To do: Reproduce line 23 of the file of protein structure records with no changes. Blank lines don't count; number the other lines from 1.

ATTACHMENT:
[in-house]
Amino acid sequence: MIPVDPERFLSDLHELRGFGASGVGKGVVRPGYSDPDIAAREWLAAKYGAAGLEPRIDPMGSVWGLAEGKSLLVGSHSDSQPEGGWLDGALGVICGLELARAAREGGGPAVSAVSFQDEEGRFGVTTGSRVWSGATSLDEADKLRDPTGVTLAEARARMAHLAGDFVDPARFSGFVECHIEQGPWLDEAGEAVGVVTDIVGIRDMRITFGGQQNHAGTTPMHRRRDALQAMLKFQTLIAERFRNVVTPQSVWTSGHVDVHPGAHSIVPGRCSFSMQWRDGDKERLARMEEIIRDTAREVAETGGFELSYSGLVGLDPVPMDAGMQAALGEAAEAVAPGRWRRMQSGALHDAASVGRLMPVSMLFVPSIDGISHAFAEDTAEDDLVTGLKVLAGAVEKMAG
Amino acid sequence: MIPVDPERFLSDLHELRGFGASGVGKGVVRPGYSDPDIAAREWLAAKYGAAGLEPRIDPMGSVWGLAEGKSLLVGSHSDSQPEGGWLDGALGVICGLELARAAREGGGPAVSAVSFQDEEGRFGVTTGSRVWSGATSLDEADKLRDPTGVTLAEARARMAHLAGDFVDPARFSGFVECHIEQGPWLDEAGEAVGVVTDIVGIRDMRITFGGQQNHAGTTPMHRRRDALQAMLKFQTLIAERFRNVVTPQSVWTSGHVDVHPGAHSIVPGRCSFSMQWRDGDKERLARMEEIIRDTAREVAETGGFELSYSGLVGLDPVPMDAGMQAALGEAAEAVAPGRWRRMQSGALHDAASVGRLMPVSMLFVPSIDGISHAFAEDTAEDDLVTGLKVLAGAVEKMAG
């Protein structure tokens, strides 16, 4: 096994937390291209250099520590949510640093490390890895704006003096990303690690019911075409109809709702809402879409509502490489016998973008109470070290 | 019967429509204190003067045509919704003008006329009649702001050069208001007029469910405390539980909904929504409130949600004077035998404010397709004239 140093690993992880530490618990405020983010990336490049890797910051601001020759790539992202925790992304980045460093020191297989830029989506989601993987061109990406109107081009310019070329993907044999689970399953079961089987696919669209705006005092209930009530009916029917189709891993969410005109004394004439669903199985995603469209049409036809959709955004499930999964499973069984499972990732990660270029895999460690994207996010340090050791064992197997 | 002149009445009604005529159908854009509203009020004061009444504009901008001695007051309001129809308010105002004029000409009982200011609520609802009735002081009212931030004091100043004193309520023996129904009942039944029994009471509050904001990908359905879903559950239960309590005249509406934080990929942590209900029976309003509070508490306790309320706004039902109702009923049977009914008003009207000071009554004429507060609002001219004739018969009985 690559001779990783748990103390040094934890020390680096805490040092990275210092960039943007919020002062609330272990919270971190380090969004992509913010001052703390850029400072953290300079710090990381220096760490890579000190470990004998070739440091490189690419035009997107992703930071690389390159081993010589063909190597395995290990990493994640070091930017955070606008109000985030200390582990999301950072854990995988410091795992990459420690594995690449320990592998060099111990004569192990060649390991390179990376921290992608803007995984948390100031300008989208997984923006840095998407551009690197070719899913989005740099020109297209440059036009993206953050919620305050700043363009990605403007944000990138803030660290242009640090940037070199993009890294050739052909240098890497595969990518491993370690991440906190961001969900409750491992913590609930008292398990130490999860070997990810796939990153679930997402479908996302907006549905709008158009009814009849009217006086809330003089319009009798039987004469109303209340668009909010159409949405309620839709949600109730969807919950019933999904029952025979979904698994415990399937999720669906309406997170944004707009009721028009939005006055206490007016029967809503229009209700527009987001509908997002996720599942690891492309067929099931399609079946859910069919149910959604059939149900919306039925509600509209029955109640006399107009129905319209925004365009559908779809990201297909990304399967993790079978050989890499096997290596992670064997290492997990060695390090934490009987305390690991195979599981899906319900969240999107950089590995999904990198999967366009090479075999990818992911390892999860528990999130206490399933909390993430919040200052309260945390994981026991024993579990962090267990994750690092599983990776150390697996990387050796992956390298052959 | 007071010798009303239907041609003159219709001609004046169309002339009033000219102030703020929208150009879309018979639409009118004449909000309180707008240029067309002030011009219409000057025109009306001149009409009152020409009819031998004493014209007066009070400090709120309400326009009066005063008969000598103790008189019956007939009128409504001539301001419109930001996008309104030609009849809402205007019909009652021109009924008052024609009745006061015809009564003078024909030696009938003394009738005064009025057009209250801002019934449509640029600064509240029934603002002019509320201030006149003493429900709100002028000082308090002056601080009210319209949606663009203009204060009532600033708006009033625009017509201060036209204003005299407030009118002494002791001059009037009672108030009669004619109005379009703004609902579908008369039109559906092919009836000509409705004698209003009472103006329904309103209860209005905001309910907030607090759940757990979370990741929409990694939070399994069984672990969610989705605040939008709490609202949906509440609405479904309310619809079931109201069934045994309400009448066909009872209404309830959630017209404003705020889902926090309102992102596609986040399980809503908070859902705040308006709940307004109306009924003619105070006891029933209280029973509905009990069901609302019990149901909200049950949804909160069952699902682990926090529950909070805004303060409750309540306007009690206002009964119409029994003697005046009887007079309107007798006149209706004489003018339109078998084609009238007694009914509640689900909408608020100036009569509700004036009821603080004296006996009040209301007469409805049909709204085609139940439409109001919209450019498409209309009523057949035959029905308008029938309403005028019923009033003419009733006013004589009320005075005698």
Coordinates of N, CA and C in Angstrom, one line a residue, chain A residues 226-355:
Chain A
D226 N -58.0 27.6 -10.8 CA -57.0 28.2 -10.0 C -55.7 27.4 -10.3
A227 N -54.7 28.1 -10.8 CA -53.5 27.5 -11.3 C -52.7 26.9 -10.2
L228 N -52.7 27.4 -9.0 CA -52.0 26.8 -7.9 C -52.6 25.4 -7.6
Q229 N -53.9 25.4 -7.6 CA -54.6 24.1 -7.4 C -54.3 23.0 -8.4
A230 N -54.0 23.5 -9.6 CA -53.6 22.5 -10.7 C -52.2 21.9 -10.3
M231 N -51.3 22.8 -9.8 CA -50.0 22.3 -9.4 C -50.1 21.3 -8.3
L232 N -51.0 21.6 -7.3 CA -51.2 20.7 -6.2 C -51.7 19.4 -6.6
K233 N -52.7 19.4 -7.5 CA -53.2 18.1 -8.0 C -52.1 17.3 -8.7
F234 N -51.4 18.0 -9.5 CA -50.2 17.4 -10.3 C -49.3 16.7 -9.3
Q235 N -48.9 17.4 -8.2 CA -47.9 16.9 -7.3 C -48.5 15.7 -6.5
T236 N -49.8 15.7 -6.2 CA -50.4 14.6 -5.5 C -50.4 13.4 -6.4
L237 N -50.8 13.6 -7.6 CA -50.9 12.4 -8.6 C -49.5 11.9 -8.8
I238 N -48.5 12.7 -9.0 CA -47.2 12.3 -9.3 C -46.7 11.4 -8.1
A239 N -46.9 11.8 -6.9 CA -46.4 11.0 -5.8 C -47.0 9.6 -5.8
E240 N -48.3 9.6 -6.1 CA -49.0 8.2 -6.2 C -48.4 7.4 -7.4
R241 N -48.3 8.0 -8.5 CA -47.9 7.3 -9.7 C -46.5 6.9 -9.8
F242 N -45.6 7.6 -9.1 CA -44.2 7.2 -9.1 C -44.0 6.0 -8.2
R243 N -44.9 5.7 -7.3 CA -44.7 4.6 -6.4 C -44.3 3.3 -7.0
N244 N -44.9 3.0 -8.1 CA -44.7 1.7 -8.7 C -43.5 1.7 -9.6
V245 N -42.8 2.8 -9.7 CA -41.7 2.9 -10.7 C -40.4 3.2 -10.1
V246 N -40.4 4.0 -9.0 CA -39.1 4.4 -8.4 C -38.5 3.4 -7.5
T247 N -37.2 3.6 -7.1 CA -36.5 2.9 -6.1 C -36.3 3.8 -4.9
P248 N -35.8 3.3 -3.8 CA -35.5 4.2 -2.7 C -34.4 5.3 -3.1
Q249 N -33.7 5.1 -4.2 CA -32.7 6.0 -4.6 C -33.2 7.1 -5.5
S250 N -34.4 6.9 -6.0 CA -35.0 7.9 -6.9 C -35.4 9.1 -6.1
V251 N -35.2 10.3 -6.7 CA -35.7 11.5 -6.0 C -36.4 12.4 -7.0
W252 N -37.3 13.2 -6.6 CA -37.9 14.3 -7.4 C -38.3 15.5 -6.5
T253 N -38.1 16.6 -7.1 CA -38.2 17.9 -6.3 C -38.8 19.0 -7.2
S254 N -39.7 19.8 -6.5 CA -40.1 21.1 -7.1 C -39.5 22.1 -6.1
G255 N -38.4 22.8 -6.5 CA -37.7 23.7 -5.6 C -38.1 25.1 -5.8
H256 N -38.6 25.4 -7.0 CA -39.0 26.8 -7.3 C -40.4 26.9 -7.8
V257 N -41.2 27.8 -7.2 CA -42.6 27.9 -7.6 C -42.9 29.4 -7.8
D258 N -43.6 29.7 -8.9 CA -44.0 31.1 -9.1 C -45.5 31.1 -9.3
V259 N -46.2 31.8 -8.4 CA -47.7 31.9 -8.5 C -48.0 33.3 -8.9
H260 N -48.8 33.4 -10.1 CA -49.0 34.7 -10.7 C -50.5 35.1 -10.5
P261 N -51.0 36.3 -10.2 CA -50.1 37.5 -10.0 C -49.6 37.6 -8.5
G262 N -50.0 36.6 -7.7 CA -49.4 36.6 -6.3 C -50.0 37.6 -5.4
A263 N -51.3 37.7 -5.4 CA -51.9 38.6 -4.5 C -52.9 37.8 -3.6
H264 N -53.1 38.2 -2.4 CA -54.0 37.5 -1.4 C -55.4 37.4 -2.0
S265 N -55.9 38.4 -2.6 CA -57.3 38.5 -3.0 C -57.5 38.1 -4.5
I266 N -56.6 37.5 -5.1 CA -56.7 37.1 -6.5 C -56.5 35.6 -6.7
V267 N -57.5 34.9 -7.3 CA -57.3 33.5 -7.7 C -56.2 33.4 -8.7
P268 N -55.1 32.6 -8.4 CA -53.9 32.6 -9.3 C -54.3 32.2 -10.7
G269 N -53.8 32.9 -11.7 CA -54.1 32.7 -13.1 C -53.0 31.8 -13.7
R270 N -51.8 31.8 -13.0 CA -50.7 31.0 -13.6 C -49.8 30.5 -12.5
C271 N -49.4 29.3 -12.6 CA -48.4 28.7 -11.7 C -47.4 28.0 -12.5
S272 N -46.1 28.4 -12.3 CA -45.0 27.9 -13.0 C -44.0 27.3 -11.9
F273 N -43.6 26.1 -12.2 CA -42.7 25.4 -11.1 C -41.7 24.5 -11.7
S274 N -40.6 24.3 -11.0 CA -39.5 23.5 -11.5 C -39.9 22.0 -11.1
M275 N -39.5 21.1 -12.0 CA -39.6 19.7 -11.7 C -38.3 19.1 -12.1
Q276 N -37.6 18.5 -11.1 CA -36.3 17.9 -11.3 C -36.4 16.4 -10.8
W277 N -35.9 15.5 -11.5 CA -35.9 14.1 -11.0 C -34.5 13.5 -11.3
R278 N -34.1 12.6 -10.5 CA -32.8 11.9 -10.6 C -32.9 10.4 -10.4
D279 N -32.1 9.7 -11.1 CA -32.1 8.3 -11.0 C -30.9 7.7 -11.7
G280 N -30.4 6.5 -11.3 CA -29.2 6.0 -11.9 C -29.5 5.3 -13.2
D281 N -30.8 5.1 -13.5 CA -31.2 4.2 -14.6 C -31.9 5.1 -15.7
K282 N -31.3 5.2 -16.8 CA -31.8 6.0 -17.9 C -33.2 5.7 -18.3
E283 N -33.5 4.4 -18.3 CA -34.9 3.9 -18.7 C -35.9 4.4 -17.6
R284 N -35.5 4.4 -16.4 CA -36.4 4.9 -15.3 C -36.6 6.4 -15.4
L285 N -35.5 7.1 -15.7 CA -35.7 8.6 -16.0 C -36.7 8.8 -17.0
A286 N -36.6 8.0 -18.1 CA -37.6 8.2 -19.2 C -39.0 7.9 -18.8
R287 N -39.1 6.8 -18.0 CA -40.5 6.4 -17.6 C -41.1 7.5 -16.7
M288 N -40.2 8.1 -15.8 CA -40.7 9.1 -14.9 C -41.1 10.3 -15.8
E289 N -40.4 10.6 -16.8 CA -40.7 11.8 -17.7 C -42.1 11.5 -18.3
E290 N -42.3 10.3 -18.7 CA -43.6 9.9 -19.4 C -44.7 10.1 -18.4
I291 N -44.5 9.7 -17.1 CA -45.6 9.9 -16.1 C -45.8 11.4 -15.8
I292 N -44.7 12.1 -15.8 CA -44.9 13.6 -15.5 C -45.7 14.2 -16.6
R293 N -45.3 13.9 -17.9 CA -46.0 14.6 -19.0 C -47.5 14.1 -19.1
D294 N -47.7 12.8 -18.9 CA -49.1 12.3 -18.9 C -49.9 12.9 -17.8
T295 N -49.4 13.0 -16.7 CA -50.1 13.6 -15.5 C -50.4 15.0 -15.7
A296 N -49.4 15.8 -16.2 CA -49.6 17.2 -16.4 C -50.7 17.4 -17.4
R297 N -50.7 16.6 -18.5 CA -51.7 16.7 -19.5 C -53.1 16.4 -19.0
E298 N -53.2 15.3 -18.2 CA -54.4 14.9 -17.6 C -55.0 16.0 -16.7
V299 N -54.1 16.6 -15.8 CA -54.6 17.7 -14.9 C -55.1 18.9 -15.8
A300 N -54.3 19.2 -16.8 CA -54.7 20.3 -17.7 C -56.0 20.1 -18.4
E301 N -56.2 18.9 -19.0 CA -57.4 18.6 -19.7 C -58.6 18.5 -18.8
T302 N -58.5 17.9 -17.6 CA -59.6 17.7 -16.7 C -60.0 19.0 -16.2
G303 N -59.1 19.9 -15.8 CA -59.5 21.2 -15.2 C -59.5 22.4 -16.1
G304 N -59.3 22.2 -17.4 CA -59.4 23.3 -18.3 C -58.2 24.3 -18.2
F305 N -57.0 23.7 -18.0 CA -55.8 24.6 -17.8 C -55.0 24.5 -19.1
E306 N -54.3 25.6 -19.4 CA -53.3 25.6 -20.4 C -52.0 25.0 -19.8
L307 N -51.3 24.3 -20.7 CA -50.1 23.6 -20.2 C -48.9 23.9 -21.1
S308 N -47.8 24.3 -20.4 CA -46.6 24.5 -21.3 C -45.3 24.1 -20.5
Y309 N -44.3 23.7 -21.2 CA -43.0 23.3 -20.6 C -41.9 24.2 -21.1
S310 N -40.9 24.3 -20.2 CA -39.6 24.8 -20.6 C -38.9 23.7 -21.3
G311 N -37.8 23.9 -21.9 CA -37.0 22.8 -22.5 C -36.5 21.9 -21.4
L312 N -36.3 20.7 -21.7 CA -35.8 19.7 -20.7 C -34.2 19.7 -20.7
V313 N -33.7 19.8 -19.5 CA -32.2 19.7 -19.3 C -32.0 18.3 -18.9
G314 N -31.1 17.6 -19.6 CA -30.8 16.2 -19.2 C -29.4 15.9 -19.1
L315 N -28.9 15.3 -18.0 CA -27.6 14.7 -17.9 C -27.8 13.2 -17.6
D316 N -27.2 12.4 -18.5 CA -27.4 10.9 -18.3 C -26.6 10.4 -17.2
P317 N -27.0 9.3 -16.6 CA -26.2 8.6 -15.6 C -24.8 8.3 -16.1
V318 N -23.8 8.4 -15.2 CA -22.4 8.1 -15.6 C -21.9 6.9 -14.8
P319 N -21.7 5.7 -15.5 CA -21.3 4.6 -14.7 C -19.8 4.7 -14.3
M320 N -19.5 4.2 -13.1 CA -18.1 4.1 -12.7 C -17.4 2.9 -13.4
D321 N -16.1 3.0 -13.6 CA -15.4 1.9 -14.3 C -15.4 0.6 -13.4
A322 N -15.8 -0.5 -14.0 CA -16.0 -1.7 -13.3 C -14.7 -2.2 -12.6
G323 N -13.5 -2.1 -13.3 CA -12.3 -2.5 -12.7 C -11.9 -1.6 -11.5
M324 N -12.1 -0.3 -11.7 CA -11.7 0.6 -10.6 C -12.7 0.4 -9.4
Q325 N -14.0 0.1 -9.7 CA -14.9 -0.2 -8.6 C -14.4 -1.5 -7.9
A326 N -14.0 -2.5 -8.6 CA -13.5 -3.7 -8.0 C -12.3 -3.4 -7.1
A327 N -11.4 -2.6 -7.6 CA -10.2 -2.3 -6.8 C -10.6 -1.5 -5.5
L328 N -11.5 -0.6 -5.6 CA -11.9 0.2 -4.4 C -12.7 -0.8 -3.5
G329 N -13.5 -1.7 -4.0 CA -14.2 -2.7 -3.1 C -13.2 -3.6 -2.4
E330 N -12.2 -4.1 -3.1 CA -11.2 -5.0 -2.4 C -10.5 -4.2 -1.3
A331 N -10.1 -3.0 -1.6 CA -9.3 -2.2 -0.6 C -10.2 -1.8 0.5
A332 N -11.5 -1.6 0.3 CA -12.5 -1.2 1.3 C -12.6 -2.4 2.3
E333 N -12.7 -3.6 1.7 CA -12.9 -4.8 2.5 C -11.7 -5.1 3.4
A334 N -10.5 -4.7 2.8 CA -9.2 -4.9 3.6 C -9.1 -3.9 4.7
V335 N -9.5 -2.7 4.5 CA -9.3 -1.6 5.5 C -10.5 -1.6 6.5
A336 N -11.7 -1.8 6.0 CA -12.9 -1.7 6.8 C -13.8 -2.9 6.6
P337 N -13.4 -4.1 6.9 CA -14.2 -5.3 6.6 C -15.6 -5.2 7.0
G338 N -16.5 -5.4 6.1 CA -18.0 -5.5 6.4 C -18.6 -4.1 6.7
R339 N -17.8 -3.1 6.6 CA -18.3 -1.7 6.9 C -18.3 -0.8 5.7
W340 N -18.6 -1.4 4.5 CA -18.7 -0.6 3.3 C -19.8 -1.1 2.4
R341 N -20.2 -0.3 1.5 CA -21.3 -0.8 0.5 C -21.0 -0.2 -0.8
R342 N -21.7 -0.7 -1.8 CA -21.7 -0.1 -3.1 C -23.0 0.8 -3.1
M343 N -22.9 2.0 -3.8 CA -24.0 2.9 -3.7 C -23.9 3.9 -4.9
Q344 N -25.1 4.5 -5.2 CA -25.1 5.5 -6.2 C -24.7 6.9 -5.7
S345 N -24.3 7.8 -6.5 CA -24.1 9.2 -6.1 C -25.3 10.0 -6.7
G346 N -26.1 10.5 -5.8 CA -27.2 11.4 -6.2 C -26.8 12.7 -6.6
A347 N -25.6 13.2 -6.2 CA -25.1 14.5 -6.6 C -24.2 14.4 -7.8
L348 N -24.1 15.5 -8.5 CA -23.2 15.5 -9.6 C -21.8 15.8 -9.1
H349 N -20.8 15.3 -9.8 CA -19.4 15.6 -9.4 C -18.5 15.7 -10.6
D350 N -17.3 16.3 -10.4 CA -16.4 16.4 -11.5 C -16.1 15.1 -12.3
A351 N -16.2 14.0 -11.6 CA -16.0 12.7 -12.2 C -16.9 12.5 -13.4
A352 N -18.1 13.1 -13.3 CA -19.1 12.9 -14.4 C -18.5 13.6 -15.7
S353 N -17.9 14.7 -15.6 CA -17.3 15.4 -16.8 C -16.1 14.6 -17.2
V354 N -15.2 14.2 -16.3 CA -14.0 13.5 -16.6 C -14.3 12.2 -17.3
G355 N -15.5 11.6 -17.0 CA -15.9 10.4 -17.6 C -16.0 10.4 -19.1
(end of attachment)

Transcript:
F242 N -45.6 7.6 -9.1 CA -44.2 7.2 -9.1 C -44.0 6.0 -8.2